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Opinion

February 3, 2012

More needs to be done to aid vets with PTSD

The recent story of Stamford grandmother Melody DiGregorio grieving the loss of her grandson, Air Force veteran Edward "Drew" Snyder, brings home the debilitating and often-unreported effects of post-traumatic stress disorder on our service men and women.

Snyder, 24, was honorably discharged with the rank of senior airman in June 2010. He committed suicide Dec. 9.

PTSD is a condition brought on by experiencing episodes of psychological or physical trauma, such as the life-threatening events and constant fear of attack service men and women face in battle. These events can cause heightened anxiety, flashbacks, depression and nightmares.

While still in the Air Force, Snyder received help for PTSD he felt after serving in Iraq in 2008. But, unfortunately, the treatment and medication Snyder received from a Veterans Administration hospital did not do enough to help him through the panic attacks and depression he faced.

According the Department of Veterans Affairs, 11 to 20 percent of the veterans of the Iraq and Afghanistan wars suffer from PTSD.

Snyder and so many other military veterans felt called upon by their government to serve noble causes and put their lives on the line for their country.

They are returning home to find they can't leave the recollections of war behind, which is compounded by the lack of resources and treatment the government can provide.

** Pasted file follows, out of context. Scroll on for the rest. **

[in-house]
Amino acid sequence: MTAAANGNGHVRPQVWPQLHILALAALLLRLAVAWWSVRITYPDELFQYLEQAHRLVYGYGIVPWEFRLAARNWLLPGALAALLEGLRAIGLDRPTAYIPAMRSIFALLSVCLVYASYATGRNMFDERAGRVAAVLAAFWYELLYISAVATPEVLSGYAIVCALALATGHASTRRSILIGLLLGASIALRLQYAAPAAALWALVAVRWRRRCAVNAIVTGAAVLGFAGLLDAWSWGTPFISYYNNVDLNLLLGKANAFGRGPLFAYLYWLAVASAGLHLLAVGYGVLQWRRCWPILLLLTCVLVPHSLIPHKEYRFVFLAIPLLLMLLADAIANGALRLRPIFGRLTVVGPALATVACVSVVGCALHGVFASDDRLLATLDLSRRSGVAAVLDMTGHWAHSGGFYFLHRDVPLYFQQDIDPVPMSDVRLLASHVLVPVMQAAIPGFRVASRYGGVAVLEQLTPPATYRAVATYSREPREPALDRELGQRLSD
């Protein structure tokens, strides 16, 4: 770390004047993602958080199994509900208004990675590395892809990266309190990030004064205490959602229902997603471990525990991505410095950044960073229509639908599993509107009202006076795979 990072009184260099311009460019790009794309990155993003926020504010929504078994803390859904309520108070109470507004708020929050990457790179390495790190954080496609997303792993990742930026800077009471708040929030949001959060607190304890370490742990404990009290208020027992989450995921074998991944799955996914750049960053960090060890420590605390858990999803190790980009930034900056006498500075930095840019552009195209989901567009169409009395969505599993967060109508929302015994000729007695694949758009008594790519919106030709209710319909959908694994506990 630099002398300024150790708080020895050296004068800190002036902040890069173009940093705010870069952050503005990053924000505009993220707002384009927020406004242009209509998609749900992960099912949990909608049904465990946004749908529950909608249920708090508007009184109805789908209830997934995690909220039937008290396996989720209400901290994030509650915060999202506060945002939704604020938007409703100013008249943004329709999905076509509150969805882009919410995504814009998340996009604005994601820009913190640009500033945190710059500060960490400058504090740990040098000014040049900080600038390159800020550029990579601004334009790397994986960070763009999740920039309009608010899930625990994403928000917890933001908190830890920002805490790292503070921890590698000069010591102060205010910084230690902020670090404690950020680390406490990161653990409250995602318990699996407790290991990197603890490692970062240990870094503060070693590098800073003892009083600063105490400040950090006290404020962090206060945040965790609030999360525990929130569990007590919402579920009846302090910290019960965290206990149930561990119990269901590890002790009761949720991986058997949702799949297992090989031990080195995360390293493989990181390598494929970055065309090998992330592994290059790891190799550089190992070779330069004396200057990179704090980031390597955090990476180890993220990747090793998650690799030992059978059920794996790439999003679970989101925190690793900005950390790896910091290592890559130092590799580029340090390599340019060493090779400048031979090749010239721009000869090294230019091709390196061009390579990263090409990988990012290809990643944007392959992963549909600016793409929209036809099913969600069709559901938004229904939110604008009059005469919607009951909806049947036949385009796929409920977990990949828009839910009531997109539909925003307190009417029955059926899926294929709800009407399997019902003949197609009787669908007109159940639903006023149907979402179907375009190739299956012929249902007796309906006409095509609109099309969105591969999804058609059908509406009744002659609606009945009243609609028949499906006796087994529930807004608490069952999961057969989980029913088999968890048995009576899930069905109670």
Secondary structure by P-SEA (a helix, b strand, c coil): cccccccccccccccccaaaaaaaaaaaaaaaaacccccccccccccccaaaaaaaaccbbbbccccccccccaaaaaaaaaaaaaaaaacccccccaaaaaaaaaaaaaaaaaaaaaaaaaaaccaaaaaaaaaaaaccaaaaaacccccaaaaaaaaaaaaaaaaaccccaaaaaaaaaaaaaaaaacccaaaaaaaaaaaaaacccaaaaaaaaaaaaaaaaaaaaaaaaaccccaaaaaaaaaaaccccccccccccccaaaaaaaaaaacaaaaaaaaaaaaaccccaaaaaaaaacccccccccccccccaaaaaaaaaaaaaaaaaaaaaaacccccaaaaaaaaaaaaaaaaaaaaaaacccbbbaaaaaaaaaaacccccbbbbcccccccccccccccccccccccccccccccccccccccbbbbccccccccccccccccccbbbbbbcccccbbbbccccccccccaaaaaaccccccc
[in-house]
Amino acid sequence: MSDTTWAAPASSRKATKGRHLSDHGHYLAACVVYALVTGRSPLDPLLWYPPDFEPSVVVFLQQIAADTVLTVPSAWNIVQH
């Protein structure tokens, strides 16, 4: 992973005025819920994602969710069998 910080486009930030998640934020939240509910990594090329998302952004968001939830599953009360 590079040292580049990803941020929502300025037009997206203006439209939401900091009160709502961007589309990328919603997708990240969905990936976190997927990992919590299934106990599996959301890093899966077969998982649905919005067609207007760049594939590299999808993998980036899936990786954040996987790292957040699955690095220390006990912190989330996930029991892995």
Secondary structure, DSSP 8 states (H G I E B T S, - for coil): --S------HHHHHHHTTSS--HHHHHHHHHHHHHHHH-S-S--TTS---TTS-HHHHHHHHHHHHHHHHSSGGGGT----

In a recent VA survey of mental health professionals treating veterans, 40 percent said they cannot schedule an appointment for a veteran in need of help within the 14 days mandated by the agency. Seventy percent said they don't have the adequate staff or space to meet the needs of those they serve.

We must impress upon our elected officials to invest more in the mental health and futures of our veterans, which include specific programs to help find jobs and educational opportunities for those suffering from PTSD.

Also, we must work to break the stigma placed on those facing PTSD and other less-visible, psychological wounds of war. This can be achieved through understanding and awareness of the effects of the condition in daily life.

While the Veterans Crisis Line website, veteranscrisisline.net, says many veterans do not show indications they are about to hurt themselves, you can look out for some of the warning signs of PTSD: Depression, anxiety, mood changes and withdrawing from family, friends and activities.

We must also show our support for groups working to get veterans the help they need to succeed at home. These organizations include Iraq and Afghanistan Veterans of America, Veterans for Common Sense, MaketheConnection.com (through the U.S. Department of Veterans Affairs) and DoSomething.org.

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